November 18 is Oman’s National Day, celebrates independence from Portugal control in 1650.
From the late 17th century, the Omani Sultanate was a powerful empire, vying with Portugal and Britain for influence in the Persian Gulf and Indian Ocean.
At its peak in the 19th century, Omani influence or control extended across the Strait of Hormuz to modern-day Iran and Pakistan, and as far south as Zanzibar (today part of Tanzania, also former capital).
As its power declined in the 20th century, the sultanate came under the influence of the United Kingdom. Historically, Muscat was the principal trading port of the Persian Gulf region. Muscat was also among the most important trading ports of the Indian Ocean. Oil reserves were discovered in 1964 and extraction began in 1967. In the Dhofar Rebellion (launched in the province of Dhofar against the Sultanate of Muscat and Oman), which began in 1965, leftist forces were pitted against government troops. As the rebellion threatened to overthrow the Sultan’s rule in Dhofar, Sultan Said bin Taimur was deposed in a bloodless coup (1970) by his son Qaboos bin Said.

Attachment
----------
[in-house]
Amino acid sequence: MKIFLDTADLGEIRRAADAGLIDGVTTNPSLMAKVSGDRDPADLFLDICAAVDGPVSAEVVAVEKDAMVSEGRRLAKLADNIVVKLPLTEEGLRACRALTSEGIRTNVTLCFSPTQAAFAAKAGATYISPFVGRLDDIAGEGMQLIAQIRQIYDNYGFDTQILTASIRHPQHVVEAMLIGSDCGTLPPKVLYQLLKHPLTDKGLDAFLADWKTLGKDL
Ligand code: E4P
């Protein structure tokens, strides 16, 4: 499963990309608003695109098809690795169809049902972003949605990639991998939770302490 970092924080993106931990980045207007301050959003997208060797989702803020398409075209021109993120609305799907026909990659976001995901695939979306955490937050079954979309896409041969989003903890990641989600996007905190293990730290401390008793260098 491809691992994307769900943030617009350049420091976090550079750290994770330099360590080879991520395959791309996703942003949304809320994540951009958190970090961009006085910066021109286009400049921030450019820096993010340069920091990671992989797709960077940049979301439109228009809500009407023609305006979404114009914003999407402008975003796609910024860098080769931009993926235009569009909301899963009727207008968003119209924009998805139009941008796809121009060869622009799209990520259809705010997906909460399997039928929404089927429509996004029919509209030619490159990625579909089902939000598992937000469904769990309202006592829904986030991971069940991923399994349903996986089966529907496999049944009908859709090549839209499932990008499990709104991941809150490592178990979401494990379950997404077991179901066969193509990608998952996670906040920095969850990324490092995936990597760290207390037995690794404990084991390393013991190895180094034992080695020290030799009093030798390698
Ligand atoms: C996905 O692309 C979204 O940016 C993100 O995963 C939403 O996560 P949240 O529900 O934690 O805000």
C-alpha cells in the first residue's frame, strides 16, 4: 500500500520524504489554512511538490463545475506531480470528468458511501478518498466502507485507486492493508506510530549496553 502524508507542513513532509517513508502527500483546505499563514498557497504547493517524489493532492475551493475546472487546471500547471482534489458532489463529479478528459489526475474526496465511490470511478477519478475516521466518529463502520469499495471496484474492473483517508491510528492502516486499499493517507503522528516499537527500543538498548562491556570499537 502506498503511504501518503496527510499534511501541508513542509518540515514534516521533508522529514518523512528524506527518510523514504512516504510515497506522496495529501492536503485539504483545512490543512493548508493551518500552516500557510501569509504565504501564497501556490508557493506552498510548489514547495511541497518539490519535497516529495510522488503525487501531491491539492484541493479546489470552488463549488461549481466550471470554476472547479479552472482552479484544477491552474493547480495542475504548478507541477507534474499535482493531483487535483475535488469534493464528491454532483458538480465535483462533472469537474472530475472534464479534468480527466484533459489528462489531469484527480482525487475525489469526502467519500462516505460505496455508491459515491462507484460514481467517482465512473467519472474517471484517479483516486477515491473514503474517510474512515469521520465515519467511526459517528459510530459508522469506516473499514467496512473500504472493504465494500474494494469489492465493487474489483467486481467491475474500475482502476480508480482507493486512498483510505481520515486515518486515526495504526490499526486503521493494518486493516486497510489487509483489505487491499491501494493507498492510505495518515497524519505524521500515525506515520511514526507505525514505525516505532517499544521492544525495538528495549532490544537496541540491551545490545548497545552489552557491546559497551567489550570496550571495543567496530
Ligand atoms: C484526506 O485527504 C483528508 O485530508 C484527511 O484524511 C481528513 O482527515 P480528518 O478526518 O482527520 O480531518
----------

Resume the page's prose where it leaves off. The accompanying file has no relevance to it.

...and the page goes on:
After deposing his father in 1970, Sultan Qaboos opened up the country, embarked on economic reforms, and followed a policy of modernization marked by increased spending on health, education and welfare. Oman became independent in 1971.
Oman, officially the Sultanate of Oman, is an Arab country on the southeastern coast of the Arabian Peninsula. Holding a strategically important position at the mouth of the Persian Gulf, the nation is bordered by the United Arab Emirates to the northwest, Saudi Arabia to the west, and Yemen to the south and southwest, and shares marine borders with Iran and Pakistan.